Car Purchasing Like Healthcare

Spoiler: It would be very confusing.


by David Gaines

Even with new price transparency laws that went into effect last year, healthcare pricing remains confusing. It is still difficult to estimate the price of a medical intervention before it takes place. After the fact, it is nearly impossible to understand the price and features of prior healthcare purchases. These limitations stem from the unusual way that healthcare is billed. The industry relies on data for analysis and decision making, but medical billing data provides incomplete information about purchases. As a result, healthcare markets have not been well managed. This has led to costs that continue to spiral out of control.

So how is healthcare billed, and why is it unusual? Healthcare is built upon aggregations of line items known as “claims”. Every healthcare service or encounter is a combination of the claims that went into it. There are two main categories used to analyze claims: diagnosis codes and procedure codes. Diagnosis codes tell why something was bought. Procedure codes show the components of what was bought.

For example, let’s look at an upper and lower GI endoscopy with biopsy. Below is a simplified example of claims from the encounter. The diagnosis codes — the why — are “diverticulosis of intestine,” “personal history of colonic polyps,” and “constipation, unspecified.” The procedure codes — the components — include a range of items from colonoscopy services (surgeon or operating room) to anesthesia and the recovery room.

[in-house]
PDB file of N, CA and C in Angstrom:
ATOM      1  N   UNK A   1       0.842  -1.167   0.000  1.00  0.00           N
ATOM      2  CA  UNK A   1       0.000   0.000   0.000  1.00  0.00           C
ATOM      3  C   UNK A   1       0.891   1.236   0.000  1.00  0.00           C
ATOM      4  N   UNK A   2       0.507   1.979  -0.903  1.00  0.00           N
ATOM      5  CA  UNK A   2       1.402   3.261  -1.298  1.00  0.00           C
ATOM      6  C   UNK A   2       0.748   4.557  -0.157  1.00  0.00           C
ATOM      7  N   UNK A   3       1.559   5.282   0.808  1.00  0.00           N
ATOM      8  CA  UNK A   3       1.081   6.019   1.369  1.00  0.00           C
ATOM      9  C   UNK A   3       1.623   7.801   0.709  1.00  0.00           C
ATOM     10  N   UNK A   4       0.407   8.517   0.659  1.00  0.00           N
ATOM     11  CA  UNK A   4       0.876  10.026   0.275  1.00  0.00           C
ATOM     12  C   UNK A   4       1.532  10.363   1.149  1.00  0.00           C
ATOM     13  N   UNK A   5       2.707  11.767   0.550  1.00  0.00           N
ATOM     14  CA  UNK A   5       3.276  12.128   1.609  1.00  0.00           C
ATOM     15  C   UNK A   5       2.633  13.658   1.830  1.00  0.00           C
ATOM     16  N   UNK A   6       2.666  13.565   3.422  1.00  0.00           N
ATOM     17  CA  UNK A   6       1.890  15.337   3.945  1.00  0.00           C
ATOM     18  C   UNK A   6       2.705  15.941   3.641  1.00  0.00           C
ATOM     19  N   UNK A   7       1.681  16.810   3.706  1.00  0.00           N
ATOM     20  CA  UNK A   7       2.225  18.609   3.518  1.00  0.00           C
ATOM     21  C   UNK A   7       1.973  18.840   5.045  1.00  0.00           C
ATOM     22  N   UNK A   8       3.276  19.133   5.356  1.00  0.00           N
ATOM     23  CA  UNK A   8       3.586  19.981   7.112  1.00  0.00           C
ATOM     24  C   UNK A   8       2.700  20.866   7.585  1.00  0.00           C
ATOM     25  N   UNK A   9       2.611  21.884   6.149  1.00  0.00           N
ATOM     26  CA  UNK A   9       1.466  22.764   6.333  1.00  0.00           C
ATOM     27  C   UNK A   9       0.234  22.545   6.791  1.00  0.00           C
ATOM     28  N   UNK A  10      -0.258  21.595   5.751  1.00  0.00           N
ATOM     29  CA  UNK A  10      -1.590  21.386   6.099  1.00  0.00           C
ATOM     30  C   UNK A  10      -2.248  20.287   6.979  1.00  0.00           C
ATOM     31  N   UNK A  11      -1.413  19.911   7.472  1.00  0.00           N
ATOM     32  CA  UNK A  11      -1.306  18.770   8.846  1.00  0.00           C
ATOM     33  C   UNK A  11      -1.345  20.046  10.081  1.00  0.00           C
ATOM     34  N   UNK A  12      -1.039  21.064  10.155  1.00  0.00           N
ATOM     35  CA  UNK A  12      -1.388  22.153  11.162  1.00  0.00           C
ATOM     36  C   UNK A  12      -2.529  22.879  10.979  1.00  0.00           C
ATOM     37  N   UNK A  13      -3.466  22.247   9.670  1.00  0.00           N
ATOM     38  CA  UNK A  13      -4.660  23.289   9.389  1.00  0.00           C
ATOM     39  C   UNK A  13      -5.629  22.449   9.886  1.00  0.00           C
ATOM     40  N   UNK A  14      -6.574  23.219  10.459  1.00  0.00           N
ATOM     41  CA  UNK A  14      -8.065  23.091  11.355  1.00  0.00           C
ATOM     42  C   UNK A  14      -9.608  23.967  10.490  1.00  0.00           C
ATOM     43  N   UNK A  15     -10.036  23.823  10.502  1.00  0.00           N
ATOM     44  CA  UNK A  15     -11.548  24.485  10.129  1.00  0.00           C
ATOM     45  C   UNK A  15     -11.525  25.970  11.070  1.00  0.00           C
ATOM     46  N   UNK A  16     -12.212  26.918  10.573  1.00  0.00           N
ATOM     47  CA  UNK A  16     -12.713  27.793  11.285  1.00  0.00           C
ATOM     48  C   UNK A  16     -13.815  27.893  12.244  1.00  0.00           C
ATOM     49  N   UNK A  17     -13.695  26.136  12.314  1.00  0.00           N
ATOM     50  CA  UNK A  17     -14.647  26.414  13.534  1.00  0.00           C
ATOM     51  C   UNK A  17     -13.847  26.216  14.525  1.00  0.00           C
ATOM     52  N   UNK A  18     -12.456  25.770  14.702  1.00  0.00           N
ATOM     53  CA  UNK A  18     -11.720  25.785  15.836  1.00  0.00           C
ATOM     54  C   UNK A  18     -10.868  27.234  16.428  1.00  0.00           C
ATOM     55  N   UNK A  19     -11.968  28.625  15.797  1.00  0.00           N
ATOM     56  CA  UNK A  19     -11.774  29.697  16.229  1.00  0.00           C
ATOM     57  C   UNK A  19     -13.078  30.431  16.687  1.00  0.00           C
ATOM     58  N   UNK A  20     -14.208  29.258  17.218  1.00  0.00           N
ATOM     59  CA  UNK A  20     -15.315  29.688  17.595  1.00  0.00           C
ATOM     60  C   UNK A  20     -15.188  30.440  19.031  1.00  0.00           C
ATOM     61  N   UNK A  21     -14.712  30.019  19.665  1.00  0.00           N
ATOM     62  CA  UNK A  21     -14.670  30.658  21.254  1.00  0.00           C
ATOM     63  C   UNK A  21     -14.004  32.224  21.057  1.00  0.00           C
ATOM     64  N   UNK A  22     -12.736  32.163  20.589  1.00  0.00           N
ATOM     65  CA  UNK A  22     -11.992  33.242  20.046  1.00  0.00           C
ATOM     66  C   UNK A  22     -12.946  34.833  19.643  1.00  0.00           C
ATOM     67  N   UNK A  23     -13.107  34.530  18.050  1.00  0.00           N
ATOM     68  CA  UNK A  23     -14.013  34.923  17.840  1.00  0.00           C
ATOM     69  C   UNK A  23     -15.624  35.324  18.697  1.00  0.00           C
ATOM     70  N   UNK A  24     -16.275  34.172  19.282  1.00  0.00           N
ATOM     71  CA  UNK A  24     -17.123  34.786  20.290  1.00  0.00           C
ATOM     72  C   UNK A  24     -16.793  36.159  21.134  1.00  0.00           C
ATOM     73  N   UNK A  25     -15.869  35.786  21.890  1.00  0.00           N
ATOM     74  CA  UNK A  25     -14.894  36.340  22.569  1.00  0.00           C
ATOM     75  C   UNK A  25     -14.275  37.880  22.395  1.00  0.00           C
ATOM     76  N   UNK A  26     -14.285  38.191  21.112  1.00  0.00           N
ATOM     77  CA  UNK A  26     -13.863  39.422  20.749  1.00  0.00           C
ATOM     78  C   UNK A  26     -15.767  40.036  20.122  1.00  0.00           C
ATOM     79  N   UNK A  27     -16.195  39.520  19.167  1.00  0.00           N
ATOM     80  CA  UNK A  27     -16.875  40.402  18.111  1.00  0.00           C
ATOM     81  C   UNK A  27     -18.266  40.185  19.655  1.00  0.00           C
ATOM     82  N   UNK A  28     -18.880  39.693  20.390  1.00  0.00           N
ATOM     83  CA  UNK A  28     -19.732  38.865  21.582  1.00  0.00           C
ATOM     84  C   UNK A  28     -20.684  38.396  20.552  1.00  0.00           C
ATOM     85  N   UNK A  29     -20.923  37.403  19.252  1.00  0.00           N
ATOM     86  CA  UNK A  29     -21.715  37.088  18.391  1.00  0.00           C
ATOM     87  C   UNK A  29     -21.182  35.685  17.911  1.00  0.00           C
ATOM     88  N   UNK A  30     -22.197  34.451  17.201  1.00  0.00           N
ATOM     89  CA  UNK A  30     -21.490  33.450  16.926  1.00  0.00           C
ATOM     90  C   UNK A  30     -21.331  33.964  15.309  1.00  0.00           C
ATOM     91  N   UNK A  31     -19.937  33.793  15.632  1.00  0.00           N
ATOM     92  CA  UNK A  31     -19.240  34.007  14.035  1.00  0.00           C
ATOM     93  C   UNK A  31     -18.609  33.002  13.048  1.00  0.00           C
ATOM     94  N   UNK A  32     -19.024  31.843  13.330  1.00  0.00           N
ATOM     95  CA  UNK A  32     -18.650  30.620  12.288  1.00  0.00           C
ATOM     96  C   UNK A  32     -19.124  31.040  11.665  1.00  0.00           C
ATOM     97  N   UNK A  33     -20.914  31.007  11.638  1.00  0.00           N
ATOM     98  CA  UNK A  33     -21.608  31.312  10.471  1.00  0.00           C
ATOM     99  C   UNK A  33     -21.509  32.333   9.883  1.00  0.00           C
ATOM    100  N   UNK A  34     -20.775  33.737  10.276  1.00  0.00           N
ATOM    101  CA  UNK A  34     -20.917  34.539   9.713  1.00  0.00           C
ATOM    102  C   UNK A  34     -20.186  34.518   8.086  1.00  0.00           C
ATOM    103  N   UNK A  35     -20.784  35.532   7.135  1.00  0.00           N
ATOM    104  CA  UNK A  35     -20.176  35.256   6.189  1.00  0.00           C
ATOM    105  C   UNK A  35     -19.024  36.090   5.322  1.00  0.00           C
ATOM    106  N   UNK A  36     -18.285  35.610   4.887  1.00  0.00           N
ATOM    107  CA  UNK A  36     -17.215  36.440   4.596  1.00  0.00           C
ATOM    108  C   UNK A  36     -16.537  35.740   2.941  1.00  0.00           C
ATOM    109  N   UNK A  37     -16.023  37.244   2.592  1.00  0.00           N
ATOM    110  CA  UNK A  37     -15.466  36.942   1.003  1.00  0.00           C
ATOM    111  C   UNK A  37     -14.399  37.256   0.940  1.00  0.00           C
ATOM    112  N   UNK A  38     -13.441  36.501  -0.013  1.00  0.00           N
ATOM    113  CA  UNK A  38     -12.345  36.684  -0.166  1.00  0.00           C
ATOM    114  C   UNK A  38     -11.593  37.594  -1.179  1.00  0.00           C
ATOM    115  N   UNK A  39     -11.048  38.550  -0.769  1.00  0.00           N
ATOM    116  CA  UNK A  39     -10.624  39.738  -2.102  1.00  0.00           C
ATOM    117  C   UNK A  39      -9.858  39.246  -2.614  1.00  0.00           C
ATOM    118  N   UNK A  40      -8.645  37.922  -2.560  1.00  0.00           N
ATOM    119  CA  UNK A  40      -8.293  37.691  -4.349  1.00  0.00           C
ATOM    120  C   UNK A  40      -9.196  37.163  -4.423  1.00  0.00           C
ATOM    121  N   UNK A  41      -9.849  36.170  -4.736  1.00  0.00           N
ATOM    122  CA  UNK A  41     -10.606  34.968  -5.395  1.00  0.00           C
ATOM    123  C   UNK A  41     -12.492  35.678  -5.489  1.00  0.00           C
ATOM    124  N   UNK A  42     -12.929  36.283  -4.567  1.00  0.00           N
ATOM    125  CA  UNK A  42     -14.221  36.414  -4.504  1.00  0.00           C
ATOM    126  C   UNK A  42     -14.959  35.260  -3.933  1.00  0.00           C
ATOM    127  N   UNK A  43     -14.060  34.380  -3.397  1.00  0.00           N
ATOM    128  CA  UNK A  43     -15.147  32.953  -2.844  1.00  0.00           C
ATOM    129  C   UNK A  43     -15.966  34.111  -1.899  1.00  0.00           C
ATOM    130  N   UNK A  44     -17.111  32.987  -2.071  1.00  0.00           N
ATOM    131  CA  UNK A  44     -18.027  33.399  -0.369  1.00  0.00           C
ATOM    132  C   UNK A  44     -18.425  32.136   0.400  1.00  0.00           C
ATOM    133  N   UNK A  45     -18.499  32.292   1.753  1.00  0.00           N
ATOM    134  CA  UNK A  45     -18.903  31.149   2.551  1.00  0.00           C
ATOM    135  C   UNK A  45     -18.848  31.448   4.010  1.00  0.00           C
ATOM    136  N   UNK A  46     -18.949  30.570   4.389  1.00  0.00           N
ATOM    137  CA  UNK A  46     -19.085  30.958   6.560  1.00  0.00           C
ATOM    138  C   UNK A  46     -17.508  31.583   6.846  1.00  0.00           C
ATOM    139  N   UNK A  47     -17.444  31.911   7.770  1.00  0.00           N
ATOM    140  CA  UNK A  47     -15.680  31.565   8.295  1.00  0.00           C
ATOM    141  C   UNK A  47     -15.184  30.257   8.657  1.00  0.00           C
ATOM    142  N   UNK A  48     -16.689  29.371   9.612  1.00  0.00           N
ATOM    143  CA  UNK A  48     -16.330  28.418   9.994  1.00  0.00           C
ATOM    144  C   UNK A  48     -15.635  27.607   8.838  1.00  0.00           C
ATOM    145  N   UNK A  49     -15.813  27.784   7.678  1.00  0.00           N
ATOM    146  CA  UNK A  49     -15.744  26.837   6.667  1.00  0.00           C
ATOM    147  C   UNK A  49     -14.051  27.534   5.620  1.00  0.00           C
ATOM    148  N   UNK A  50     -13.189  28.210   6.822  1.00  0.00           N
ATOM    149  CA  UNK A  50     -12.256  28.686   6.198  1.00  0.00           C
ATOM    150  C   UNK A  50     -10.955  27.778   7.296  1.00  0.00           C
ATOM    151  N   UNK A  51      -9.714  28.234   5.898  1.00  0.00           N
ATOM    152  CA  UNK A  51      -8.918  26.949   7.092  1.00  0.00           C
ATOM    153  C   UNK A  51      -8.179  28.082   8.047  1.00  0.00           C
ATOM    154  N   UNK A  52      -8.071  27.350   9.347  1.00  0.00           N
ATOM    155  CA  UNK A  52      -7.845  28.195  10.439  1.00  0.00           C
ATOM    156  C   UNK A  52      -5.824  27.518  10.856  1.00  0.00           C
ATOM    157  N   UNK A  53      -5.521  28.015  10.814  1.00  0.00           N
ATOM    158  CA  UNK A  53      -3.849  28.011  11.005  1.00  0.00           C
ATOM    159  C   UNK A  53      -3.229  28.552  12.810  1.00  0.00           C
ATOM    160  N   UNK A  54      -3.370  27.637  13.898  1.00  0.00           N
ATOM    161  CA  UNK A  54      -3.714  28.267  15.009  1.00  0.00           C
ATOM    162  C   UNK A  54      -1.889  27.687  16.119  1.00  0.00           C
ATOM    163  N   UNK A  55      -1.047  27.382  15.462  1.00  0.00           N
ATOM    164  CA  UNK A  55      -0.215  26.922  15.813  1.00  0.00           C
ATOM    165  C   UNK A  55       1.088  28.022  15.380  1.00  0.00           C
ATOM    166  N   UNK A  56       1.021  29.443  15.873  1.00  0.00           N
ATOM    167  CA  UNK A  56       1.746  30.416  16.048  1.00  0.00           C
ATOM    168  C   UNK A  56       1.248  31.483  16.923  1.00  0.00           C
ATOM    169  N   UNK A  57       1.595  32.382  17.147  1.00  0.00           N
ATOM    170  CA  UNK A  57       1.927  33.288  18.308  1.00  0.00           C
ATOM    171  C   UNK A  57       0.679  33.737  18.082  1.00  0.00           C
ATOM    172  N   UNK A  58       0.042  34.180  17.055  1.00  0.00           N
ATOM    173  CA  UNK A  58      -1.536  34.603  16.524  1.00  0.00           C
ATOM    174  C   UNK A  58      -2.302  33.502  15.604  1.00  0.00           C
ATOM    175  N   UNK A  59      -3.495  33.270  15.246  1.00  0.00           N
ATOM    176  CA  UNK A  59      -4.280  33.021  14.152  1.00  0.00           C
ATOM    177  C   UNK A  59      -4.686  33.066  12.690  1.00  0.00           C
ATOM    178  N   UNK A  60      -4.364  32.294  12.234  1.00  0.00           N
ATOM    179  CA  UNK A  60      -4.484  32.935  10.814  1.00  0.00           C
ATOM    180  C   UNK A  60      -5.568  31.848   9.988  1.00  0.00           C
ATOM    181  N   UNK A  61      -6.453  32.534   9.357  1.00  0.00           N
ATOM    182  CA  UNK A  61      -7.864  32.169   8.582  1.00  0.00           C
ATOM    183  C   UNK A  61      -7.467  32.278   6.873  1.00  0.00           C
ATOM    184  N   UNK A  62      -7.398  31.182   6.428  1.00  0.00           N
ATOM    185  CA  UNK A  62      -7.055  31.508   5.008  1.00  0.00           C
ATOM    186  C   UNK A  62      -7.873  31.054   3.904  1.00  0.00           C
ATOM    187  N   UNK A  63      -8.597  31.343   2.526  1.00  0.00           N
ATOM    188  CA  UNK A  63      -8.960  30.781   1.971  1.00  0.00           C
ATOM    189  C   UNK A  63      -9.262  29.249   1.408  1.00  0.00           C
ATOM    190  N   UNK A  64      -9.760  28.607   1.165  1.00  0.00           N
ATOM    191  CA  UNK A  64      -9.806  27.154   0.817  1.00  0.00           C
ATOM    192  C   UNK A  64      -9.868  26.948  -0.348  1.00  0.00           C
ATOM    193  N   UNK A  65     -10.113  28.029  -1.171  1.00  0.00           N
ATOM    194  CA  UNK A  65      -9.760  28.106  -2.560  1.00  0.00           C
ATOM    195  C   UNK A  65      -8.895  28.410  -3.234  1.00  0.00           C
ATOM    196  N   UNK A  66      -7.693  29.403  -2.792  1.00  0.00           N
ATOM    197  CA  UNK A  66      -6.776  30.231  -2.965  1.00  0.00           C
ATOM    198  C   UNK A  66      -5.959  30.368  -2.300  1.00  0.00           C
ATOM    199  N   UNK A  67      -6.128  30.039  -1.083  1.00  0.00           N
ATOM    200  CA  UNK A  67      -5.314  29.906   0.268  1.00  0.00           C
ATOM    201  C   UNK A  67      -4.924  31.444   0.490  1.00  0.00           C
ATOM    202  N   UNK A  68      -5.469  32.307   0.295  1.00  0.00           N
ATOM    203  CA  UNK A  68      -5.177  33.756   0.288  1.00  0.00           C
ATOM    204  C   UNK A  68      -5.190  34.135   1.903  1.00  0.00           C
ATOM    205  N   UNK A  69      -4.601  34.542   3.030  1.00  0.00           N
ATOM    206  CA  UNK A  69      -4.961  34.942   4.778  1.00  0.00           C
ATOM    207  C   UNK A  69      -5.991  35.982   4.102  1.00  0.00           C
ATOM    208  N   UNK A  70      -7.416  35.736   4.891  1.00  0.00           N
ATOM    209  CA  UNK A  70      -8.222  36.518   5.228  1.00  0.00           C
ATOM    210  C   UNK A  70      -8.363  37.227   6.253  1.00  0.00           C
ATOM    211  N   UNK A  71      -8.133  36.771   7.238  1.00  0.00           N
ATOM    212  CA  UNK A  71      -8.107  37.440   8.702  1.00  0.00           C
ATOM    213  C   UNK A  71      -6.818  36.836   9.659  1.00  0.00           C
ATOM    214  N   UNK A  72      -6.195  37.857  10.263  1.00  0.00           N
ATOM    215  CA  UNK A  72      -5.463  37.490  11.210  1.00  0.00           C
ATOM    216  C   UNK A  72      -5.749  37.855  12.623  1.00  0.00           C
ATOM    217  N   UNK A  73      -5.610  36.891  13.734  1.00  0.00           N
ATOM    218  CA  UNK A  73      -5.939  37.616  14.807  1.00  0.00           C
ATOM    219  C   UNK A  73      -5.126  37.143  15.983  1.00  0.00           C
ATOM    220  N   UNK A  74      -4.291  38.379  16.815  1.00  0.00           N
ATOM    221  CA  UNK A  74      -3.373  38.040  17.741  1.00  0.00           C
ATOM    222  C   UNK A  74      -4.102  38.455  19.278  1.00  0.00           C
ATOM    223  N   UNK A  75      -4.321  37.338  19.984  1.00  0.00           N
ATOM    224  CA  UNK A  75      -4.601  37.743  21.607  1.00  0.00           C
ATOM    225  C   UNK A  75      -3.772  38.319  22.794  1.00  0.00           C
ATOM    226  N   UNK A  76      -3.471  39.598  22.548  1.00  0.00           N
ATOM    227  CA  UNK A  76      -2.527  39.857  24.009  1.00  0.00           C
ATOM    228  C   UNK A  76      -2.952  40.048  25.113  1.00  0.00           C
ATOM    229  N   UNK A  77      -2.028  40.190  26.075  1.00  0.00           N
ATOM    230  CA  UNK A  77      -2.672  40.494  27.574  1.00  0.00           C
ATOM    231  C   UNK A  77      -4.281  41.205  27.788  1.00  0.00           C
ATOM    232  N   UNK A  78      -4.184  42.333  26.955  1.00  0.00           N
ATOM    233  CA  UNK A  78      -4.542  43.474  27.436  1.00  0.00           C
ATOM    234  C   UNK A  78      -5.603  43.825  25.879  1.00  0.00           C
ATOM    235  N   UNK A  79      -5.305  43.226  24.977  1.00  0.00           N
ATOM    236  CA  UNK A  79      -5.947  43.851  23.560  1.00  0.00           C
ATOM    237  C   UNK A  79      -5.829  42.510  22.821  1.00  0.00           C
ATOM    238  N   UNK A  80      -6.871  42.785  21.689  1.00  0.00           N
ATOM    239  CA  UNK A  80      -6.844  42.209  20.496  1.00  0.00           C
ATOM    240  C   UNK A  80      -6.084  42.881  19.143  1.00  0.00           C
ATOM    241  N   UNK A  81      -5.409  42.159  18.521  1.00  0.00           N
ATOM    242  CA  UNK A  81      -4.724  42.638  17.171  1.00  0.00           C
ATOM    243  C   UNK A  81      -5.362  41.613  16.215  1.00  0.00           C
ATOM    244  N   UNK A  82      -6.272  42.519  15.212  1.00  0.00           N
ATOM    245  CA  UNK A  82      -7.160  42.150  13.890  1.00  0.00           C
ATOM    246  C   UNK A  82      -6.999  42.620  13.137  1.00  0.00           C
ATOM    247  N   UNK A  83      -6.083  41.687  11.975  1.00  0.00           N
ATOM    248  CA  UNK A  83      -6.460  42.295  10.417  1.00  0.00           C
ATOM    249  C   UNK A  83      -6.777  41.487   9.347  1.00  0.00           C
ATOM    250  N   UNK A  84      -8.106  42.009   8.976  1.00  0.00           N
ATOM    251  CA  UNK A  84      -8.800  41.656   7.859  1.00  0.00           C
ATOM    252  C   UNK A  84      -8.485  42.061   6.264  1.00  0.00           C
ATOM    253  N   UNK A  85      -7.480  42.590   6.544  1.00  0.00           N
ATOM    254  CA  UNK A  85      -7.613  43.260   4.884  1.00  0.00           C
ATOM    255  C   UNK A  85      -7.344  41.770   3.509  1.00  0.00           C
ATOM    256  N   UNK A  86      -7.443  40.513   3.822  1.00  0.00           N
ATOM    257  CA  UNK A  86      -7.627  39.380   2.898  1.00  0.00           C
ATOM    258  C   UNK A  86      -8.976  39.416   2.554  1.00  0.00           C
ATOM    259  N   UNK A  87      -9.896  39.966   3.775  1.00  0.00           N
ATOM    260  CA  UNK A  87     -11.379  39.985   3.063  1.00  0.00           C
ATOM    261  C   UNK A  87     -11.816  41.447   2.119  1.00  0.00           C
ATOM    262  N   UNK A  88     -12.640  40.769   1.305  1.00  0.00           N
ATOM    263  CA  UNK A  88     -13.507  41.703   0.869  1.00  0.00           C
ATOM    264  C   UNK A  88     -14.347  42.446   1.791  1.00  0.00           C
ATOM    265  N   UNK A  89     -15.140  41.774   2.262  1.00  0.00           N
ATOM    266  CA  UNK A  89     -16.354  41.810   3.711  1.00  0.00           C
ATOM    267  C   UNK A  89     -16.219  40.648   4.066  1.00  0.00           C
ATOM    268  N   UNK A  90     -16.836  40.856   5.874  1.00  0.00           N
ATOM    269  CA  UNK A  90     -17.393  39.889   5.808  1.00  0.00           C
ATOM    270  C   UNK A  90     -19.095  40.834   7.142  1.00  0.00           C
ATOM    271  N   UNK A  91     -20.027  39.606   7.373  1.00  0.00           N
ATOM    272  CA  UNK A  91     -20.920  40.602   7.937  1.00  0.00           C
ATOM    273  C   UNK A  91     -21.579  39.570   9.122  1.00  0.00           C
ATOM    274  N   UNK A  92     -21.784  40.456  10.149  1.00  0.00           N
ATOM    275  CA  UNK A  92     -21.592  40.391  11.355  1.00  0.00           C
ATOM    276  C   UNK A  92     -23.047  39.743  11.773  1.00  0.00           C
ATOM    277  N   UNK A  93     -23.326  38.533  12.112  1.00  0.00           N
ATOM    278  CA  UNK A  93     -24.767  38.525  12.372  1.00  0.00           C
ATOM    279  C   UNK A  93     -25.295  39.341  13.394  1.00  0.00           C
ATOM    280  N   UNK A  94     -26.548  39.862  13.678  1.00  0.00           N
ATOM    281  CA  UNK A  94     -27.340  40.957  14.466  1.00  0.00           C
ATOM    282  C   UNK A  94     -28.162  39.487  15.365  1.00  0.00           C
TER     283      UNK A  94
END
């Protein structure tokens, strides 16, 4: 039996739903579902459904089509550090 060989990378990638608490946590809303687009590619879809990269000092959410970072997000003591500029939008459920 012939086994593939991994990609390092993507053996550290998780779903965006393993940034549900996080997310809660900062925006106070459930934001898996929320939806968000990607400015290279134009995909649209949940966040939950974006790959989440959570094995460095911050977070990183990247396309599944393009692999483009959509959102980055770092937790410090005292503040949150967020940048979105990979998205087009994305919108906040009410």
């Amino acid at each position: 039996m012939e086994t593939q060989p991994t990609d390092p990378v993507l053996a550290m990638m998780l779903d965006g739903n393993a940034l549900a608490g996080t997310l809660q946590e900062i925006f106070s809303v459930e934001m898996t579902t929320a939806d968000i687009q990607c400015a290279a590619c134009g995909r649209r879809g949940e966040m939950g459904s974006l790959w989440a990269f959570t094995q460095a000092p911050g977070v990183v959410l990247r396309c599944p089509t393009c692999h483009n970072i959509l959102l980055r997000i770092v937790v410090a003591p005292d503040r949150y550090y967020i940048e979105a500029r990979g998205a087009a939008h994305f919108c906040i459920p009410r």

Both the components of a procedure and why it was purchased can impact the total price. This is generally true of any product in any marketplace. The cost of the components helps determine the cost of the total product. The why helps determine the specific demand. In most other industries, elements of a product are combined into a standard unit price — a SKU — for the final version of the product that is actually sold. The price of the SKU is the one price the end-customer sees, because it is the one price that they can act on. (In other words, choose to buy or not.)

The Automobile Analogy

The best way to illustrate the issues of relying on procedure codes and diagnosis codes for analysis is via analogy. As an example, imagine we were buying a truck for our business and received claims data on the sale. The diagnosis code — the why — could be construction, landscaping, or transportation.

The procedure codes — the components — could be engine, steel, and aluminum.

The diagnosis and procedure codes do provide information,but they don't provide any detail of what truck we bought. We still don’t know the make, model, mileage, and price. Analyzing spend on an engine is not very useful if we don’t have information on what truck the engine belonged to. When we make a purchasing decision on a truck, we take actions at the truck level, not the component level. That is what we have control over — the engine has already been integrated into the truck.